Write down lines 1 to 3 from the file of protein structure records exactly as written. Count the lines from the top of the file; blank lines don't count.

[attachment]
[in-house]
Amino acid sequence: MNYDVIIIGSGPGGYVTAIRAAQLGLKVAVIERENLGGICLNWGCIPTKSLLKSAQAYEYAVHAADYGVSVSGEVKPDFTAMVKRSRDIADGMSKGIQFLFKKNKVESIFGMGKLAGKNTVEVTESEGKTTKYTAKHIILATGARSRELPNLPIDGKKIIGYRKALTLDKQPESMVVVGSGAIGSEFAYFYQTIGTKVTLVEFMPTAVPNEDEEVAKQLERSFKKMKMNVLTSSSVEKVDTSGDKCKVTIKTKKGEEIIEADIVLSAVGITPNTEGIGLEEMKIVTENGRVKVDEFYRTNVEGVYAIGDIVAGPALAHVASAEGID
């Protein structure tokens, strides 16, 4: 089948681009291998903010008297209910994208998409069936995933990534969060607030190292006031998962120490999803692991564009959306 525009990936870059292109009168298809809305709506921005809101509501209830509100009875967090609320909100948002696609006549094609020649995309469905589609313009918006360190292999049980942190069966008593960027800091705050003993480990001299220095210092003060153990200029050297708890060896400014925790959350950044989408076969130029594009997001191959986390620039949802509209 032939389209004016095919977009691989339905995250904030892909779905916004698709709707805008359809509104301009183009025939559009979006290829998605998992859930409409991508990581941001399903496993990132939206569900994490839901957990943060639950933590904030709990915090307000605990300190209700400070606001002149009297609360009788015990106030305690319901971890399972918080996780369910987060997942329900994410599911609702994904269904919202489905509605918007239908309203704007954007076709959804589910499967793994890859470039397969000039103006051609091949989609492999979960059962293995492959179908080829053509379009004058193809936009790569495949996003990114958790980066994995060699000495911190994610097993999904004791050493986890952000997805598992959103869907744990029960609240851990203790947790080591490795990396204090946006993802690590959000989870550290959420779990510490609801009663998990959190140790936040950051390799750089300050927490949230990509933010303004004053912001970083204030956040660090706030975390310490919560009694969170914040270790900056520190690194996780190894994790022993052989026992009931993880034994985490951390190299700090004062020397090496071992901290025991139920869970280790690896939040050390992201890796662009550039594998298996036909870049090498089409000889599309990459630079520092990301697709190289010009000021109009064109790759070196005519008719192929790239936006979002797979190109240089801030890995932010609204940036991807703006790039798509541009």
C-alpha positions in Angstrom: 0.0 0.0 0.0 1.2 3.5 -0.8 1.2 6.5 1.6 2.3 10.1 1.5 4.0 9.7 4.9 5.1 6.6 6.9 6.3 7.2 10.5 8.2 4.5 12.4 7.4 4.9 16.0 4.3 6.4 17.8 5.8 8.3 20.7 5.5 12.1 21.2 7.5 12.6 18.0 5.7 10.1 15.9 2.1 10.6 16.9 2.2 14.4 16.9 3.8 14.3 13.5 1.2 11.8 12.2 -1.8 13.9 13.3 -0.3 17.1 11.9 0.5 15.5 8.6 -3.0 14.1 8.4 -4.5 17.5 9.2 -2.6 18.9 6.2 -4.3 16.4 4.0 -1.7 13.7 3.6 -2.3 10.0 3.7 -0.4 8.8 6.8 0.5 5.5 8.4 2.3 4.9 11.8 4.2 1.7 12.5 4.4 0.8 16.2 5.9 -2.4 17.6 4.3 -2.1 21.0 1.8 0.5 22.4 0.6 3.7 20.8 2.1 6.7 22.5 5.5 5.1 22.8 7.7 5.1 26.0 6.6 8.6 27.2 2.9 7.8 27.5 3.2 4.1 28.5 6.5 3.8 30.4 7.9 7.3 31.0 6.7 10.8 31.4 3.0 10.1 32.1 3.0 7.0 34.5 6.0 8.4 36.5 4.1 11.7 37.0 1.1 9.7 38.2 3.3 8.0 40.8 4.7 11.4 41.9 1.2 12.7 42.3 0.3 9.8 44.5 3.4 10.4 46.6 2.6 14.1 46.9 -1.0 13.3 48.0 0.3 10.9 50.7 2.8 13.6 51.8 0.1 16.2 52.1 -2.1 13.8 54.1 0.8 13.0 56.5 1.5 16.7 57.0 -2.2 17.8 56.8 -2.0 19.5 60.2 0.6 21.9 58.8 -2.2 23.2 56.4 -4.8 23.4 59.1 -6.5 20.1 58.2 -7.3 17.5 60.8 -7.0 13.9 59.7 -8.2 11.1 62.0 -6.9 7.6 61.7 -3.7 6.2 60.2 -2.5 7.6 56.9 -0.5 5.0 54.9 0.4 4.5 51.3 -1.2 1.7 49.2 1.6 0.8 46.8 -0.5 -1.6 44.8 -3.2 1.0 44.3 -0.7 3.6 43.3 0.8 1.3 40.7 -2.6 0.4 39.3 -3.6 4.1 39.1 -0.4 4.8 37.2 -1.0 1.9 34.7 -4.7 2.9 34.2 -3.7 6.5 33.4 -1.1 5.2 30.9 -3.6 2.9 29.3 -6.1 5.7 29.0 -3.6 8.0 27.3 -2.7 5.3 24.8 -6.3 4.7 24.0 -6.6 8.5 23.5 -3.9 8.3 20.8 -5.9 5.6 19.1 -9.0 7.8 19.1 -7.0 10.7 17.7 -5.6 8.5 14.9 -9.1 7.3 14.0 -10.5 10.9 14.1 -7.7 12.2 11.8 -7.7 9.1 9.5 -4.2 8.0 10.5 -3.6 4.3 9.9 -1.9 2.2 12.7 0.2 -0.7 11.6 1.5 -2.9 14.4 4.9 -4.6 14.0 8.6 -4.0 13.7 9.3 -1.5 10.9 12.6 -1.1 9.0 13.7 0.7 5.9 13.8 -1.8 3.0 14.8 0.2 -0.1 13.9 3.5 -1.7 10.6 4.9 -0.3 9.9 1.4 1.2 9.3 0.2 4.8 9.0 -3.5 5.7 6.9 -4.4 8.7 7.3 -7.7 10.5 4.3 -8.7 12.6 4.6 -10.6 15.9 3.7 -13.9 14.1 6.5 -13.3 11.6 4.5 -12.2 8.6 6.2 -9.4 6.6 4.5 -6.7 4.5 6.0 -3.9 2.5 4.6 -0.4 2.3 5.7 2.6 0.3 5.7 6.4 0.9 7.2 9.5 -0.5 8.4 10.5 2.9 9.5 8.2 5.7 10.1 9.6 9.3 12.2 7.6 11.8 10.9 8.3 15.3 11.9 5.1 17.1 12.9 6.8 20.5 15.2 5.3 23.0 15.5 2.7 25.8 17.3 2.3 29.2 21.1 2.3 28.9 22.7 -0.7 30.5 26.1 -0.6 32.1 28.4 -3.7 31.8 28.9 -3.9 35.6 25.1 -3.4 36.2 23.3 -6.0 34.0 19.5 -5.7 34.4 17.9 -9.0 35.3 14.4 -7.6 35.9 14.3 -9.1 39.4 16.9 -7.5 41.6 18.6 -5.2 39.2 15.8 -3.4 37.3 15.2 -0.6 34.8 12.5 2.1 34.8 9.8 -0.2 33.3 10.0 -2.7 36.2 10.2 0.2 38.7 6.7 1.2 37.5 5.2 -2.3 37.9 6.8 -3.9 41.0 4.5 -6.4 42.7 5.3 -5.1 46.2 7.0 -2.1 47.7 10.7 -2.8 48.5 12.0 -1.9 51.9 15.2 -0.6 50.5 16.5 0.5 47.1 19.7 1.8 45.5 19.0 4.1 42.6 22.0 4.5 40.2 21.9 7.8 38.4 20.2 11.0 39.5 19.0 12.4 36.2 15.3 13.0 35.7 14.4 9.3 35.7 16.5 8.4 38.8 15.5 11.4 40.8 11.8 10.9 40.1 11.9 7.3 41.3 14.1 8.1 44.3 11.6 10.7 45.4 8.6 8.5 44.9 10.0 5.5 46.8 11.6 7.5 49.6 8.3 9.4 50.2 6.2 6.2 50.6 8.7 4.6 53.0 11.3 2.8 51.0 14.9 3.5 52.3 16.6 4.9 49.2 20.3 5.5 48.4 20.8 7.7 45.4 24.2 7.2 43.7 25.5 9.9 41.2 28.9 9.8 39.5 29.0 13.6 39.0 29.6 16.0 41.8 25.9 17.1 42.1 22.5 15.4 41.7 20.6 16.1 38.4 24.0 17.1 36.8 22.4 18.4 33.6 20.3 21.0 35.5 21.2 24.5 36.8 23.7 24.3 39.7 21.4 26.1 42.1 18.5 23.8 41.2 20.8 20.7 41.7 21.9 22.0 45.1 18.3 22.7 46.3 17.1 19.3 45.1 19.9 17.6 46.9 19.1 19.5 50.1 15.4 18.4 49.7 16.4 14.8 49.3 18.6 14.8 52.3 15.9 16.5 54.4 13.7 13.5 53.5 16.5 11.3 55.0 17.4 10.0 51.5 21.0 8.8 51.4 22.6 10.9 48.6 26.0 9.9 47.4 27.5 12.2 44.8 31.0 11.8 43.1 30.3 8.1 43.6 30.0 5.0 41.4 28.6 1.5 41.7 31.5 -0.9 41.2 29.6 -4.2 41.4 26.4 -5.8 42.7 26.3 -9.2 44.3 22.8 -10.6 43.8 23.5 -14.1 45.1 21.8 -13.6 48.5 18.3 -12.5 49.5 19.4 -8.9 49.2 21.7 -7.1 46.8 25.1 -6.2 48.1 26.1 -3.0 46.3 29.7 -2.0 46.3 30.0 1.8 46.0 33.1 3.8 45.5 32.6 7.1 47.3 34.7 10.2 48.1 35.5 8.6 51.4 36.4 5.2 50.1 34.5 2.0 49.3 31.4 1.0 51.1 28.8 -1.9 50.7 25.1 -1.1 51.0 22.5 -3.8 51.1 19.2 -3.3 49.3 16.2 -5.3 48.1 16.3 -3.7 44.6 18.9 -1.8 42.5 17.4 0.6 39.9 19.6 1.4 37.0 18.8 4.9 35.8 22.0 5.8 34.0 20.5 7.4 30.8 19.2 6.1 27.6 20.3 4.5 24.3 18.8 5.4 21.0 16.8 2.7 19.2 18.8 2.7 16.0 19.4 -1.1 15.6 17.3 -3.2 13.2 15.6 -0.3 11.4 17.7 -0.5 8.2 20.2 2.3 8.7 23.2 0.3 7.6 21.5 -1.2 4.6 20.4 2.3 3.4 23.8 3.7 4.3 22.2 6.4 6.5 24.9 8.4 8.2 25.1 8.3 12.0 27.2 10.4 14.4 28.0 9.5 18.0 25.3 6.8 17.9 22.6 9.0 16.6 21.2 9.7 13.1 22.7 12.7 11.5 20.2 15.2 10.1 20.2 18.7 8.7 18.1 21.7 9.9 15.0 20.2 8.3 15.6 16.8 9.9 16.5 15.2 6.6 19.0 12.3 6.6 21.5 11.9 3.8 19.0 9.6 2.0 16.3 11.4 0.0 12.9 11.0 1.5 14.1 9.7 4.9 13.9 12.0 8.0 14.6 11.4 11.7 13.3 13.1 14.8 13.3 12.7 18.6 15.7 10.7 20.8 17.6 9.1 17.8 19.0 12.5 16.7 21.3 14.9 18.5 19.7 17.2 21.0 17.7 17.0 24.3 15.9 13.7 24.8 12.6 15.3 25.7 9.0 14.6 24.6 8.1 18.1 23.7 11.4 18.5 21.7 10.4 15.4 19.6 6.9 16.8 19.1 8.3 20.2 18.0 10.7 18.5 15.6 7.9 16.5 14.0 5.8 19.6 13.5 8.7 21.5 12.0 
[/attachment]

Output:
[in-house]
Amino acid sequence: MNYDVIIIGSGPGGYVTAIRAAQLGLKVAVIERENLGGICLNWGCIPTKSLLKSAQAYEYAVHAADYGVSVSGEVKPDFTAMVKRSRDIADGMSKGIQFLFKKNKVESIFGMGKLAGKNTVEVTESEGKTTKYTAKHIILATGARSRELPNLPIDGKKIIGYRKALTLDKQPESMVVVGSGAIGSEFAYFYQTIGTKVTLVEFMPTAVPNEDEEVAKQLERSFKKMKMNVLTSSSVEKVDTSGDKCKVTIKTKKGEEIIEADIVLSAVGITPNTEGIGLEEMKIVTENGRVKVDEFYRTNVEGVYAIGDIVAGPALAHVASAEGID
């Protein structure tokens, strides 16, 4: 089948681009291998903010008297209910994208998409069936995933990534969060607030190292006031998962120490999803692991564009959306 525009990936870059292109009168298809809305709506921005809101509501209830509100009875967090609320909100948002696609006549094609020649995309469905589609313009918006360190292999049980942190069966008593960027800091705050003993480990001299220095210092003060153990200029050297708890060896400014925790959350950044989408076969130029594009997001191959986390620039949802509209 032939389209004016095919977009691989339905995250904030892909779905916004698709709707805008359809509104301009183009025939559009979006290829998605998992859930409409991508990581941001399903496993990132939206569900994490839901957990943060639950933590904030709990915090307000605990300190209700400070606001002149009297609360009788015990106030305690319901971890399972918080996780369910987060997942329900994410599911609702994904269904919202489905509605918007239908309203704007954007076709959804589910499967793994890859470039397969000039103006051609091949989609492999979960059962293995492959179908080829053509379009004058193809936009790569495949996003990114958790980066994995060699000495911190994610097993999904004791050493986890952000997805598992959103869907744990029960609240851990203790947790080591490795990396204090946006993802690590959000989870550290959420779990510490609801009663998990959190140790936040950051390799750089300050927490949230990509933010303004004053912001970083204030956040660090706030975390310490919560009694969170914040270790900056520190690194996780190894994790022993052989026992009931993880034994985490951390190299700090004062020397090496071992901290025991139920869970280790690896939040050390992201890796662009550039594998298996036909870049090498089409000889599309990459630079520092990301697709190289010009000021109009064109790759070196005519008719192929790239936006979002797979190109240089801030890995932010609204940036991807703006790039798509541009």